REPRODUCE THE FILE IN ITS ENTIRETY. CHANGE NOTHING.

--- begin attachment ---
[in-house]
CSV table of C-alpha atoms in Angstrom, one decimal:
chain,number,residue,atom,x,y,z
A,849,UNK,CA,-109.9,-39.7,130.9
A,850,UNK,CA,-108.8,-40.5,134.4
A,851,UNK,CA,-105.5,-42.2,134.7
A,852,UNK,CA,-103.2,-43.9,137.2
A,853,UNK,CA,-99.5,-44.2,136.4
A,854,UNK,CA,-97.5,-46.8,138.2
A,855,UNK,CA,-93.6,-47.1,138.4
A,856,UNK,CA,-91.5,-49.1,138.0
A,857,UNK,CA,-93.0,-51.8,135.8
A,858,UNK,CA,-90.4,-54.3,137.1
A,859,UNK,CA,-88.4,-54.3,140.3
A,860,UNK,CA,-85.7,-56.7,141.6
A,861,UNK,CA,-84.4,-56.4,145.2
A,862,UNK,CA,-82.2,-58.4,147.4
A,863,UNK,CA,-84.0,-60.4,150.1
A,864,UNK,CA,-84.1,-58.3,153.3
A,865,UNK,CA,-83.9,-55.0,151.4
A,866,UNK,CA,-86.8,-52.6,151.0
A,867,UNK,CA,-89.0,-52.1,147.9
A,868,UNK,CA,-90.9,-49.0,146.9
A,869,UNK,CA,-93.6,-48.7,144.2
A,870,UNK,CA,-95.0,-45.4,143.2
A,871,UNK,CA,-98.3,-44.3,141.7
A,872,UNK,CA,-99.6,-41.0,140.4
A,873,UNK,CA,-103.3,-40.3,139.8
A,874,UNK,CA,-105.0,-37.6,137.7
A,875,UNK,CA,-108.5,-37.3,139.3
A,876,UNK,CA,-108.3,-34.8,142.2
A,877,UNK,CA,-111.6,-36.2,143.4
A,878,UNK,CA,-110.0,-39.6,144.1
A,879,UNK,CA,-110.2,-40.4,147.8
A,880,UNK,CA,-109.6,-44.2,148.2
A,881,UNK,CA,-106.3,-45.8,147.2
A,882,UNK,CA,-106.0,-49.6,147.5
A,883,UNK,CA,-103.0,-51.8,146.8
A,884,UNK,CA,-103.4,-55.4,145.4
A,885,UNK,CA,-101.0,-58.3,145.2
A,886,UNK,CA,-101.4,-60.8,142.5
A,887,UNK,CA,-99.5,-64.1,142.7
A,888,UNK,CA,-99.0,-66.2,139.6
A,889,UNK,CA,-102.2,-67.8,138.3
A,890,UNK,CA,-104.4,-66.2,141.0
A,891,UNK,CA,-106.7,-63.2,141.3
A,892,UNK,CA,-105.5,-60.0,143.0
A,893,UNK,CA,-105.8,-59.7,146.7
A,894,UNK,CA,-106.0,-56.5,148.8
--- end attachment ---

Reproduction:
[in-house]
CSV table of C-alpha atoms in Angstrom, one decimal:
chain,number,residue,atom,x,y,z
A,849,UNK,CA,-109.9,-39.7,130.9
A,850,UNK,CA,-108.8,-40.5,134.4
A,851,UNK,CA,-105.5,-42.2,134.7
A,852,UNK,CA,-103.2,-43.9,137.2
A,853,UNK,CA,-99.5,-44.2,136.4
A,854,UNK,CA,-97.5,-46.8,138.2
A,855,UNK,CA,-93.6,-47.1,138.4
A,856,UNK,CA,-91.5,-49.1,138.0
A,857,UNK,CA,-93.0,-51.8,135.8
A,858,UNK,CA,-90.4,-54.3,137.1
A,859,UNK,CA,-88.4,-54.3,140.3
A,860,UNK,CA,-85.7,-56.7,141.6
A,861,UNK,CA,-84.4,-56.4,145.2
A,862,UNK,CA,-82.2,-58.4,147.4
A,863,UNK,CA,-84.0,-60.4,150.1
A,864,UNK,CA,-84.1,-58.3,153.3
A,865,UNK,CA,-83.9,-55.0,151.4
A,866,UNK,CA,-86.8,-52.6,151.0
A,867,UNK,CA,-89.0,-52.1,147.9
A,868,UNK,CA,-90.9,-49.0,146.9
A,869,UNK,CA,-93.6,-48.7,144.2
A,870,UNK,CA,-95.0,-45.4,143.2
A,871,UNK,CA,-98.3,-44.3,141.7
A,872,UNK,CA,-99.6,-41.0,140.4
A,873,UNK,CA,-103.3,-40.3,139.8
A,874,UNK,CA,-105.0,-37.6,137.7
A,875,UNK,CA,-108.5,-37.3,139.3
A,876,UNK,CA,-108.3,-34.8,142.2
A,877,UNK,CA,-111.6,-36.2,143.4
A,878,UNK,CA,-110.0,-39.6,144.1
A,879,UNK,CA,-110.2,-40.4,147.8
A,880,UNK,CA,-109.6,-44.2,148.2
A,881,UNK,CA,-106.3,-45.8,147.2
A,882,UNK,CA,-106.0,-49.6,147.5
A,883,UNK,CA,-103.0,-51.8,146.8
A,884,UNK,CA,-103.4,-55.4,145.4
A,885,UNK,CA,-101.0,-58.3,145.2
A,886,UNK,CA,-101.4,-60.8,142.5
A,887,UNK,CA,-99.5,-64.1,142.7
A,888,UNK,CA,-99.0,-66.2,139.6
A,889,UNK,CA,-102.2,-67.8,138.3
A,890,UNK,CA,-104.4,-66.2,141.0
A,891,UNK,CA,-106.7,-63.2,141.3
A,892,UNK,CA,-105.5,-60.0,143.0
A,893,UNK,CA,-105.8,-59.7,146.7
A,894,UNK,CA,-106.0,-56.5,148.8